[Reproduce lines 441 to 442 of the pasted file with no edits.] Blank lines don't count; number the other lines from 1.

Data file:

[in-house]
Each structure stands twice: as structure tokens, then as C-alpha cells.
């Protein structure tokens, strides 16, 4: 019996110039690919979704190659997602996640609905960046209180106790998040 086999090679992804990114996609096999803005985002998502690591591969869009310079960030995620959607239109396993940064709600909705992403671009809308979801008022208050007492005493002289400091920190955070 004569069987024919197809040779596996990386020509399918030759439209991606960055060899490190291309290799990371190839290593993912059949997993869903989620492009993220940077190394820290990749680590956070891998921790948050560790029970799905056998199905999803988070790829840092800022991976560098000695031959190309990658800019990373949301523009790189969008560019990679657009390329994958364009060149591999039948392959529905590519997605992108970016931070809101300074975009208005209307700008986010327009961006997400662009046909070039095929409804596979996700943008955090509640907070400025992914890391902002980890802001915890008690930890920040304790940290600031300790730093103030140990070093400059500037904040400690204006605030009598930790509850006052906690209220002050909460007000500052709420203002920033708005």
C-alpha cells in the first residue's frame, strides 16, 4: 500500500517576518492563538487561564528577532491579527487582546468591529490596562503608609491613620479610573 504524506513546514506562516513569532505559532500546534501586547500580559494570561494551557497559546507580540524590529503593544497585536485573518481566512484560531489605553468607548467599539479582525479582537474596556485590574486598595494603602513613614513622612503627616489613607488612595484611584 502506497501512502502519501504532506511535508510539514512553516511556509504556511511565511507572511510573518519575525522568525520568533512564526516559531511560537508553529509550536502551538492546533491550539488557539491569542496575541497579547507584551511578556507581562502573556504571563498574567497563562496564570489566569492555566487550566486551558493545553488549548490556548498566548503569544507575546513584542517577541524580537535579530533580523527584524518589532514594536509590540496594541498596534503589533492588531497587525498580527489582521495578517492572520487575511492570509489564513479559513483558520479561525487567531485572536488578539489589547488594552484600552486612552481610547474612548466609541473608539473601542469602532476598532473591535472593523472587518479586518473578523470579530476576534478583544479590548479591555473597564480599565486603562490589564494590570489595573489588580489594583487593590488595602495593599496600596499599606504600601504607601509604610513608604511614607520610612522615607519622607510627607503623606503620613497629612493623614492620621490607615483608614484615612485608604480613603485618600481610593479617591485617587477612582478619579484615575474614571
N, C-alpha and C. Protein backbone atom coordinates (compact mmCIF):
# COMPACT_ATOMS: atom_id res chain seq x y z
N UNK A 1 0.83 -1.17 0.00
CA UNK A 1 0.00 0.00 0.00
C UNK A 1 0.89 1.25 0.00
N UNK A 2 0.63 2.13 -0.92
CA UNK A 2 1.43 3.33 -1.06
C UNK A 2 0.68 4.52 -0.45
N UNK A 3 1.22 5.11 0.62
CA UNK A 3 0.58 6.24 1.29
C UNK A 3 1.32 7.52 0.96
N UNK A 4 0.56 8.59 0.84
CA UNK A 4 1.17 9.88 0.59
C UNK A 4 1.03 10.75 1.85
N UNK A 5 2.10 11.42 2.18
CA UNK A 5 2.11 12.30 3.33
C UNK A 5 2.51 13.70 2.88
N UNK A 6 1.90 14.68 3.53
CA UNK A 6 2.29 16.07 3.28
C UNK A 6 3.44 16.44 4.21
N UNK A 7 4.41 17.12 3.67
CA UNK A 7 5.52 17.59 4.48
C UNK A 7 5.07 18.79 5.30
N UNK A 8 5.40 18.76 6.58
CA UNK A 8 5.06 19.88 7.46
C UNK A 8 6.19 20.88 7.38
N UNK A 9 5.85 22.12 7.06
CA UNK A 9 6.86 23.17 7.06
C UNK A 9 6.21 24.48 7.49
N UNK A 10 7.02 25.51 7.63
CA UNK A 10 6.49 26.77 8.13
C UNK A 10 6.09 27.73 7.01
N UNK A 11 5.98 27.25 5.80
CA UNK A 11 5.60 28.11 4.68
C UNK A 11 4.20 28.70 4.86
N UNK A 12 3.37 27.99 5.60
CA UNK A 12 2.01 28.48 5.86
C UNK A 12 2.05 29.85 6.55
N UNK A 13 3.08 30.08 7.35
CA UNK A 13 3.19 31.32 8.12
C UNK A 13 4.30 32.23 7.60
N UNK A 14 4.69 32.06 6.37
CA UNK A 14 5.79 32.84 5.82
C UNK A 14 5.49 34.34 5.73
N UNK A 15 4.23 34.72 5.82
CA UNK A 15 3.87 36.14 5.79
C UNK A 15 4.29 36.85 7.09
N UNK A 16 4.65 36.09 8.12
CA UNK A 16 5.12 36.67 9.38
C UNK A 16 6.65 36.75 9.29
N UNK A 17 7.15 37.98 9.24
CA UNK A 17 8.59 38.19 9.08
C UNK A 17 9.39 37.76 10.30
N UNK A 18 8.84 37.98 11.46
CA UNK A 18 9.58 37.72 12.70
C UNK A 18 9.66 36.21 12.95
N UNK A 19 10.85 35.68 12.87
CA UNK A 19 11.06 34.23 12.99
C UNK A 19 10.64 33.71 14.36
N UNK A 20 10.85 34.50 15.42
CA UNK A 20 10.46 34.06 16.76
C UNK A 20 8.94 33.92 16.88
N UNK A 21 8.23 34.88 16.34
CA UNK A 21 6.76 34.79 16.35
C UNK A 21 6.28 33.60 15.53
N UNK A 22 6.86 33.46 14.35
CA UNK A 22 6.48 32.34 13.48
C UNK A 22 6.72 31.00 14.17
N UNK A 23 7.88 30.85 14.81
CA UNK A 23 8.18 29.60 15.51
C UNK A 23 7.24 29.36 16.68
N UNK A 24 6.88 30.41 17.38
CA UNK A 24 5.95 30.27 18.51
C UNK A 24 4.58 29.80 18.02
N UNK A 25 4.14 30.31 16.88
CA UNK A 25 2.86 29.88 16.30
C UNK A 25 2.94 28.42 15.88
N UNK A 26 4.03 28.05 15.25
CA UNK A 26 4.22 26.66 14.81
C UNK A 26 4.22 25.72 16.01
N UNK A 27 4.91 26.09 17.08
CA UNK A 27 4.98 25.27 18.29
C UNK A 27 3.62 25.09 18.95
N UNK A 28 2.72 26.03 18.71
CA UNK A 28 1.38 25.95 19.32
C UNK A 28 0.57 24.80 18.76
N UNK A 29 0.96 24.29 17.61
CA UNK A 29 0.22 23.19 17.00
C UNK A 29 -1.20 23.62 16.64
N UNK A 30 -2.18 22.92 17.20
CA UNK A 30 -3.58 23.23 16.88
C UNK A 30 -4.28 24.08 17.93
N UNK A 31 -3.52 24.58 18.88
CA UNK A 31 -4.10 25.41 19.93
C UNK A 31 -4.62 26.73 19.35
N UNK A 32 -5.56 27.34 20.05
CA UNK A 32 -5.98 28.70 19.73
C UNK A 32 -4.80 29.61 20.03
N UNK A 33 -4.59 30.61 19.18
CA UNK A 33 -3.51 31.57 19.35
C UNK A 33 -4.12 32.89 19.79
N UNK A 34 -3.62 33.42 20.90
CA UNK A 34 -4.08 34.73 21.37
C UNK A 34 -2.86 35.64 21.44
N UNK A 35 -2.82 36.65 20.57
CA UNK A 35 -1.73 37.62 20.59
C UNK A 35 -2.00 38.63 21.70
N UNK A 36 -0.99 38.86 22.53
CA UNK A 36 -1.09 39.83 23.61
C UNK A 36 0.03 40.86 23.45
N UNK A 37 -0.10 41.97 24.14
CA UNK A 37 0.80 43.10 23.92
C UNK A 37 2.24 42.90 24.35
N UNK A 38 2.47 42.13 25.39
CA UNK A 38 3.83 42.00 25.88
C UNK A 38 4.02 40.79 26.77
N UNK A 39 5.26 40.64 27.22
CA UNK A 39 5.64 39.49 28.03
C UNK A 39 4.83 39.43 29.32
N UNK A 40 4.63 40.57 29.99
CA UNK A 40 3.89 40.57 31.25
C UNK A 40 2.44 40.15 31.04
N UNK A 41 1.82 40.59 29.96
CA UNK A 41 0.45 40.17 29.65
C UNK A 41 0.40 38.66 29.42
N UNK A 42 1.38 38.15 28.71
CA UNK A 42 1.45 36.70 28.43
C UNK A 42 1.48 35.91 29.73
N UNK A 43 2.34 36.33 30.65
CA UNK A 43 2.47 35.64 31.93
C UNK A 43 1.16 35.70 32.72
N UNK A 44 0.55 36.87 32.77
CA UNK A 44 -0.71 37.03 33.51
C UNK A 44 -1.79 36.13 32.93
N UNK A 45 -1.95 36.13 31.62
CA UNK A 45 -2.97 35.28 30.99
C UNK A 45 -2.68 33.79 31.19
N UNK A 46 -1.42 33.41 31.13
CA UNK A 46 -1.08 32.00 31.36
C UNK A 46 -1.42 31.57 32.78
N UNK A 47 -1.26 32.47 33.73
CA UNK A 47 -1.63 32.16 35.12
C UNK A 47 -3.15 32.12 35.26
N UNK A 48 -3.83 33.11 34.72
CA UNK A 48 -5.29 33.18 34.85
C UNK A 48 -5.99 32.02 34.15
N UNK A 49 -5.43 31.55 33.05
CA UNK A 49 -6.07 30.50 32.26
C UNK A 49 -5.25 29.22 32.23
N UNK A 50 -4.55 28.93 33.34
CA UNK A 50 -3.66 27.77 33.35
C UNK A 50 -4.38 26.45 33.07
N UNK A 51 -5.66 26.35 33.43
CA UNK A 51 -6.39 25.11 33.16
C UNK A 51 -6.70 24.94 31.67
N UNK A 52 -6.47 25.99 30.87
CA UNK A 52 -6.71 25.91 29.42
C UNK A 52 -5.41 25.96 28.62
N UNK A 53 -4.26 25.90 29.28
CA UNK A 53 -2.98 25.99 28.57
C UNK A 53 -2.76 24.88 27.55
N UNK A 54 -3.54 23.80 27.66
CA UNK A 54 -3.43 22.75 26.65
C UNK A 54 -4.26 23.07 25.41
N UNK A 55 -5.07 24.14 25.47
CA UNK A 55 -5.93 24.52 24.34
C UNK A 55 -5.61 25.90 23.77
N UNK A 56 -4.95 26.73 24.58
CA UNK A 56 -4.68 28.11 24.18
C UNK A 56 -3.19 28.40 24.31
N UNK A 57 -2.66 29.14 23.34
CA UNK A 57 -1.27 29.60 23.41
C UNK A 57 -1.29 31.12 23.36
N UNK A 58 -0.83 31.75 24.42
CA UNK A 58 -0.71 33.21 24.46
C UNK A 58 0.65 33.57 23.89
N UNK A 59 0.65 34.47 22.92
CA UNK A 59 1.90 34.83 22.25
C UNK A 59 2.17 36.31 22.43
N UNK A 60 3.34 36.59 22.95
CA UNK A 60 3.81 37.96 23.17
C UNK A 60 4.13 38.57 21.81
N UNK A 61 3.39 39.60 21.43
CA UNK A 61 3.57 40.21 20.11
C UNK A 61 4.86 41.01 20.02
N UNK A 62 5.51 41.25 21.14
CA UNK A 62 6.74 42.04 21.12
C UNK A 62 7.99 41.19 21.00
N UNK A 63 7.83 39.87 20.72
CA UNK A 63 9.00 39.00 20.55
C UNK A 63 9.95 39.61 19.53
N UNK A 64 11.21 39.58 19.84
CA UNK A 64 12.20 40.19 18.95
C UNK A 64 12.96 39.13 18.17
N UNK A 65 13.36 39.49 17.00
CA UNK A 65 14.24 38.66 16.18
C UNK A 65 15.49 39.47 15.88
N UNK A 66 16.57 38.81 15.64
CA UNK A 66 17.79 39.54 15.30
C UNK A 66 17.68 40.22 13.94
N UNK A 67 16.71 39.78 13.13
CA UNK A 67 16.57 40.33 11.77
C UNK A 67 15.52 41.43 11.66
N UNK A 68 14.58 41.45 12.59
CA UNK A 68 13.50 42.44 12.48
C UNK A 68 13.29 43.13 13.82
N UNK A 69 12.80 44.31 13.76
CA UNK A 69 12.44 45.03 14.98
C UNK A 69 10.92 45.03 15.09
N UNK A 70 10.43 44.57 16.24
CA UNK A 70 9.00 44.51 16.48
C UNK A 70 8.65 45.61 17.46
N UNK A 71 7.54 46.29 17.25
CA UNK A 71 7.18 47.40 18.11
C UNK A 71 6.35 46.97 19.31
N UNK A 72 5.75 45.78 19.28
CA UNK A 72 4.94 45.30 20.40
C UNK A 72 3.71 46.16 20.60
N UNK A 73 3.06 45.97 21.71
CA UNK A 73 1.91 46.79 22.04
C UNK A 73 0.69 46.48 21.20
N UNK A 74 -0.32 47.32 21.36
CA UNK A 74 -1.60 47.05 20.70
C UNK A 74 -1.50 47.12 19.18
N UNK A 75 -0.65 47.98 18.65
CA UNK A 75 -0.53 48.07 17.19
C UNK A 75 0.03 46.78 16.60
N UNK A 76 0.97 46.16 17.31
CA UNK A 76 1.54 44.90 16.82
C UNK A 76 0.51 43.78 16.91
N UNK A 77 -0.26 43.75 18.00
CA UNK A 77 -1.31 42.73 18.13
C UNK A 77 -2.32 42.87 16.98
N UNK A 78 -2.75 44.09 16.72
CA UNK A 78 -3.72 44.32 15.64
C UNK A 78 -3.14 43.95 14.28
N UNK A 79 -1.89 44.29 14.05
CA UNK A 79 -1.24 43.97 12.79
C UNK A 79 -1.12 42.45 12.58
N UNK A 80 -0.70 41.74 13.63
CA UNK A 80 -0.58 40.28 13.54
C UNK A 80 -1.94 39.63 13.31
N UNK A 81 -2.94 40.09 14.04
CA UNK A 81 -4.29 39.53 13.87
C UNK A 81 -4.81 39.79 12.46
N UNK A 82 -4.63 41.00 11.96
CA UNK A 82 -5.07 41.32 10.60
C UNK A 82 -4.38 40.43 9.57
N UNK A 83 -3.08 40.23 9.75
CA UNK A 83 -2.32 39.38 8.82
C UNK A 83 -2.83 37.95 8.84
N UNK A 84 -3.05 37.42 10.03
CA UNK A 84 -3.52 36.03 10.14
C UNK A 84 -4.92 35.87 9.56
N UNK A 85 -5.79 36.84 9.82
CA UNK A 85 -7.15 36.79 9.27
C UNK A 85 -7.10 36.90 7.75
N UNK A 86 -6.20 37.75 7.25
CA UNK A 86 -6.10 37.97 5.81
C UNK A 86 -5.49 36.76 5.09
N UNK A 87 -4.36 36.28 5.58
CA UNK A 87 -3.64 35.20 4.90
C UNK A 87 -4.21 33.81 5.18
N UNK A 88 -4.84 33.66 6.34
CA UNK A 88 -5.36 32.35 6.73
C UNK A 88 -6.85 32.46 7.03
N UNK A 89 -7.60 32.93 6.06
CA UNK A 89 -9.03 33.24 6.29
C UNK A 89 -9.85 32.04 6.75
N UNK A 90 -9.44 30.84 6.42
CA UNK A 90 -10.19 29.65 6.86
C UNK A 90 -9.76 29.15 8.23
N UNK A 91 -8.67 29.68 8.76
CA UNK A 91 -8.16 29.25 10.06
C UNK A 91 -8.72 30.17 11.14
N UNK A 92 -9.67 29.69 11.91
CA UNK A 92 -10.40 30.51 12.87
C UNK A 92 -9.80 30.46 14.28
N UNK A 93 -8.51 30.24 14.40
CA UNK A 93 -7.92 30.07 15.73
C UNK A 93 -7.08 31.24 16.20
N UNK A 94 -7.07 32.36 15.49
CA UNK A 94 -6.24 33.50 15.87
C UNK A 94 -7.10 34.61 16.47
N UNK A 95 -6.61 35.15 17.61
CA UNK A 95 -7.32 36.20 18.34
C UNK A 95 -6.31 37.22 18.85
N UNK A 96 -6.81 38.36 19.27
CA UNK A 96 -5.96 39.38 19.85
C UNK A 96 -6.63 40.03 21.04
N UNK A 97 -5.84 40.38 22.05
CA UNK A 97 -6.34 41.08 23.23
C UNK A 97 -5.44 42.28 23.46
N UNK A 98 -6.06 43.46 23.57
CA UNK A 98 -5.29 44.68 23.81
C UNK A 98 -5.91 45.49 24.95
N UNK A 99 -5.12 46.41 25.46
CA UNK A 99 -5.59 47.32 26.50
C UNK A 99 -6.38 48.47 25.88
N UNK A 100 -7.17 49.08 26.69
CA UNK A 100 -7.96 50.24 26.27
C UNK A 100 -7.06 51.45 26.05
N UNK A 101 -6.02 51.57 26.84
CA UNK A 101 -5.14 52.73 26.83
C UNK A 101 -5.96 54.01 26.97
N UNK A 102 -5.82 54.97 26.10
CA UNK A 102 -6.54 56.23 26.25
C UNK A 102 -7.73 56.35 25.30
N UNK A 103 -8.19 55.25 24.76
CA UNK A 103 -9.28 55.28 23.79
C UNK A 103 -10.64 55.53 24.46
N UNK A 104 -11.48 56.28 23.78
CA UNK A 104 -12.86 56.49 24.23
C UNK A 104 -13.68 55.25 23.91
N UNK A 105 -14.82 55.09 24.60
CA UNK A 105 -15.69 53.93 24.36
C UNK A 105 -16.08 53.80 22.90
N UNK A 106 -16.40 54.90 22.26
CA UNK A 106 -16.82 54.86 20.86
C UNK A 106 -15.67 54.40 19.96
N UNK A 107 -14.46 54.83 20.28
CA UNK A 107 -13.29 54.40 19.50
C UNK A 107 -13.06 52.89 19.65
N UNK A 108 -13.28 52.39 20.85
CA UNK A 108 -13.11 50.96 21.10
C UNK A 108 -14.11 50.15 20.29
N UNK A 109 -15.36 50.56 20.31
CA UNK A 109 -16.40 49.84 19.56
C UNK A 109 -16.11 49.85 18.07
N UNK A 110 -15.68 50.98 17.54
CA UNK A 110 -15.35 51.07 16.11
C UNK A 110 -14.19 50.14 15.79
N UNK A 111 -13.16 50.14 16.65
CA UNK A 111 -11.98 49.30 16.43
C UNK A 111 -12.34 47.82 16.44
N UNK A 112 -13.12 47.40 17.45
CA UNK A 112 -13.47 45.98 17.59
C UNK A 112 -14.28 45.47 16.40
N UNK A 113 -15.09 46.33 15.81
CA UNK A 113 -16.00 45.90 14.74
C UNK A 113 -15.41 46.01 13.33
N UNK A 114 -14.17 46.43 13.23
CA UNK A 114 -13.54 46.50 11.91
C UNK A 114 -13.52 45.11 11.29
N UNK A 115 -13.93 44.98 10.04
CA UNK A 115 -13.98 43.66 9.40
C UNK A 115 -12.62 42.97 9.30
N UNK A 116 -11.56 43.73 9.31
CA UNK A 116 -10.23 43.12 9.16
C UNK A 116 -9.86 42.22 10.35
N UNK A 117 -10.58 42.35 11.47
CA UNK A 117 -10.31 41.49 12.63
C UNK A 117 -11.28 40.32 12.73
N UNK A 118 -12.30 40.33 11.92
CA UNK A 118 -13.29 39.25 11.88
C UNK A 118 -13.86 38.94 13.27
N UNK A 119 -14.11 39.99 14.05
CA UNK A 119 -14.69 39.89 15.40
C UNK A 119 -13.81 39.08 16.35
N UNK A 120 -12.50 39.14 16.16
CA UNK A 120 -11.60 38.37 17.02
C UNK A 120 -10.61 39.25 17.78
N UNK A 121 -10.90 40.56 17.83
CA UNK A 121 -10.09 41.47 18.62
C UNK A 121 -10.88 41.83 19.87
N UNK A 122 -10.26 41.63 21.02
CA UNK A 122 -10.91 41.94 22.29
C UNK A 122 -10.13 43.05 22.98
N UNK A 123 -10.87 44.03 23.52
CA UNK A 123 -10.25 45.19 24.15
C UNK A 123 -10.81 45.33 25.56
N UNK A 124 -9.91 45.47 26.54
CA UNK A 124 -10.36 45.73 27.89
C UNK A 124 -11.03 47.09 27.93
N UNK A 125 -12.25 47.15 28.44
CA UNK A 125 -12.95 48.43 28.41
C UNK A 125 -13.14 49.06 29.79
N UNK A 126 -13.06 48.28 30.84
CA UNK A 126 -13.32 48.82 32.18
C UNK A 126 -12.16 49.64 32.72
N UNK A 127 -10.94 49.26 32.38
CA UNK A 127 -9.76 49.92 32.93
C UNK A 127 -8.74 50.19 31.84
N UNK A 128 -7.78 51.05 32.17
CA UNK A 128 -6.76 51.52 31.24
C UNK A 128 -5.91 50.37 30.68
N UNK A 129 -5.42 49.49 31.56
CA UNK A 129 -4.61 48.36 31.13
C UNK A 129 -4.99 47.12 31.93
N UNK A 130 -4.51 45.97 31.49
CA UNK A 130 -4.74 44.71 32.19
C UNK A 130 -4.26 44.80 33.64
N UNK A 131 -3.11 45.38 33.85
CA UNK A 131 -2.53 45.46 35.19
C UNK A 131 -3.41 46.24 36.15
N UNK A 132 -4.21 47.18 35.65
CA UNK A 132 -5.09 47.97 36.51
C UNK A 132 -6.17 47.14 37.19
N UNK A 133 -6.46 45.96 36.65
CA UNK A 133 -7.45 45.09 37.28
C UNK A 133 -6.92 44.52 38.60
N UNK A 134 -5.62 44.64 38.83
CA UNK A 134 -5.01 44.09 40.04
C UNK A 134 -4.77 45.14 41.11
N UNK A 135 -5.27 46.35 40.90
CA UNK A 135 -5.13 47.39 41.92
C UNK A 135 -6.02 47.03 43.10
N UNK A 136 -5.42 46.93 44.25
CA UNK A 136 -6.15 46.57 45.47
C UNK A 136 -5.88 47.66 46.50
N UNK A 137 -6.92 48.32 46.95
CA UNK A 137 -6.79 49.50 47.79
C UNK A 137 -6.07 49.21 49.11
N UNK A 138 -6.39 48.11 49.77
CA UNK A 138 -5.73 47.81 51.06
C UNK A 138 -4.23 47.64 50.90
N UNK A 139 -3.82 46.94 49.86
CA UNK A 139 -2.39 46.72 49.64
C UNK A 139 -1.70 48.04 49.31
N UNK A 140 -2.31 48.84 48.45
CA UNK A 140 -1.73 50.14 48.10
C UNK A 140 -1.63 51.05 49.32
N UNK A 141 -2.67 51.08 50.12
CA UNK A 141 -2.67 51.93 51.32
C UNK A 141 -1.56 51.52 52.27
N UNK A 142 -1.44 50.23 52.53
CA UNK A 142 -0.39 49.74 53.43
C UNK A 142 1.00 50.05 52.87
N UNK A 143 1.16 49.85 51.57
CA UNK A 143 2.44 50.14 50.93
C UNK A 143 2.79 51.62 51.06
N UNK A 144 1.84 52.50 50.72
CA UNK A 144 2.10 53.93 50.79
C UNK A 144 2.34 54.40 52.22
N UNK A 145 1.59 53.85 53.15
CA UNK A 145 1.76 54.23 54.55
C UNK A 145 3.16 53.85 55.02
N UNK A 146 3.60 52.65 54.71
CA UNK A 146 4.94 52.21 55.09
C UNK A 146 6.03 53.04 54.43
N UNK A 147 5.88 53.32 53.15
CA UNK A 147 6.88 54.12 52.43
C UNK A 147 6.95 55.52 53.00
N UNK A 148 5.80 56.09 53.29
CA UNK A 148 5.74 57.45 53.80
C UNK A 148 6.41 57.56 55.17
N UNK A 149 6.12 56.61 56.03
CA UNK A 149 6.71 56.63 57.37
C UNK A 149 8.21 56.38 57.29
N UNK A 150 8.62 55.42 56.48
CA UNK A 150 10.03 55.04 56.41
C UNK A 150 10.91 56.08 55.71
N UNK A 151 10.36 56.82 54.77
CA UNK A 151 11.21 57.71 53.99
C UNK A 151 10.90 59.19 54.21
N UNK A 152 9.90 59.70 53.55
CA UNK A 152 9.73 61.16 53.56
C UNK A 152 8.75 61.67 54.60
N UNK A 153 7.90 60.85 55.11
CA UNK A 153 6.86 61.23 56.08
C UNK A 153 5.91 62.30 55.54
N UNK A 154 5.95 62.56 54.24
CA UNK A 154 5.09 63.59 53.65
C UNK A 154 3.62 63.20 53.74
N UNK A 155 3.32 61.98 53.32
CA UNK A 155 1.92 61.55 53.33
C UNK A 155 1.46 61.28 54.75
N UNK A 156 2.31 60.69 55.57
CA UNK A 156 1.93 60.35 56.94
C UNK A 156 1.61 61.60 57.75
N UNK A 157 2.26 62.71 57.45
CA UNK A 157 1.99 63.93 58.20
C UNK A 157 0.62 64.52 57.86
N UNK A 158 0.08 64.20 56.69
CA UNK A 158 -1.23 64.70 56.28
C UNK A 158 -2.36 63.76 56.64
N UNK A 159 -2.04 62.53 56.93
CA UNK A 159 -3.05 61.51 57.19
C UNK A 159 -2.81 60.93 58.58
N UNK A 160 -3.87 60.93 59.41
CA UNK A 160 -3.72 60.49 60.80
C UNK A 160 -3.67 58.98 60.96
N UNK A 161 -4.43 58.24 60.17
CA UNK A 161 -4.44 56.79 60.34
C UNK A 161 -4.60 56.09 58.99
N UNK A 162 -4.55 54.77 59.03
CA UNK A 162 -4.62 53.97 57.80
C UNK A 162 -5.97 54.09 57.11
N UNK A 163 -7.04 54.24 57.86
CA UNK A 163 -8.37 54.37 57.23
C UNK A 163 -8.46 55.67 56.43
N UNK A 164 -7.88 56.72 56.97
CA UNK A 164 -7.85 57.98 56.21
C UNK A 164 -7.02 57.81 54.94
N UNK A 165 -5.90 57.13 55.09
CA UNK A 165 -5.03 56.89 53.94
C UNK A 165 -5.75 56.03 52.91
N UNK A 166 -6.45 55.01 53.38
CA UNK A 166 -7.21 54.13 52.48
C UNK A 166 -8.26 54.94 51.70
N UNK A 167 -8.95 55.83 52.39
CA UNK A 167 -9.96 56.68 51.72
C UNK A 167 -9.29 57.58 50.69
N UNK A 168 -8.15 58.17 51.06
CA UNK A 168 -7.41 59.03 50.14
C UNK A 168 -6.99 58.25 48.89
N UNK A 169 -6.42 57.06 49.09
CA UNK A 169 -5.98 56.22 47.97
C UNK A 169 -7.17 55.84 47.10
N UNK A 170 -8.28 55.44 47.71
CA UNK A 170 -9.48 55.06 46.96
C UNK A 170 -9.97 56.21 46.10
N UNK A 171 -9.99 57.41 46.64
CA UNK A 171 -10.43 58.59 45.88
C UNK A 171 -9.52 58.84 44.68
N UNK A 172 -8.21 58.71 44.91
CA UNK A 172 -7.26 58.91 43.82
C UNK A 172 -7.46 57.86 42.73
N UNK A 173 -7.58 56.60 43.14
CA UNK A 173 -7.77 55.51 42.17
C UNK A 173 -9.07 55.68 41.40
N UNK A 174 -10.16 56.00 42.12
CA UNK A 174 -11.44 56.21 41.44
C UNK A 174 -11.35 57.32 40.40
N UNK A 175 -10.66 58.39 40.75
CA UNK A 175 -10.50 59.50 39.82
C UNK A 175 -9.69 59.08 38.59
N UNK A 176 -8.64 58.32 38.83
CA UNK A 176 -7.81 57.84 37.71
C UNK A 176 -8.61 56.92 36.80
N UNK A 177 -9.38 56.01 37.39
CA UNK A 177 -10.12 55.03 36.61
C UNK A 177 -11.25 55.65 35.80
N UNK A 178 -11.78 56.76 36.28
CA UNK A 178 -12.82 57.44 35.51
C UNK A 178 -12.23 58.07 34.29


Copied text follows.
C UNK A 145 3.16 53.85 55.02
N UNK A 146 3.60 52.65 54.71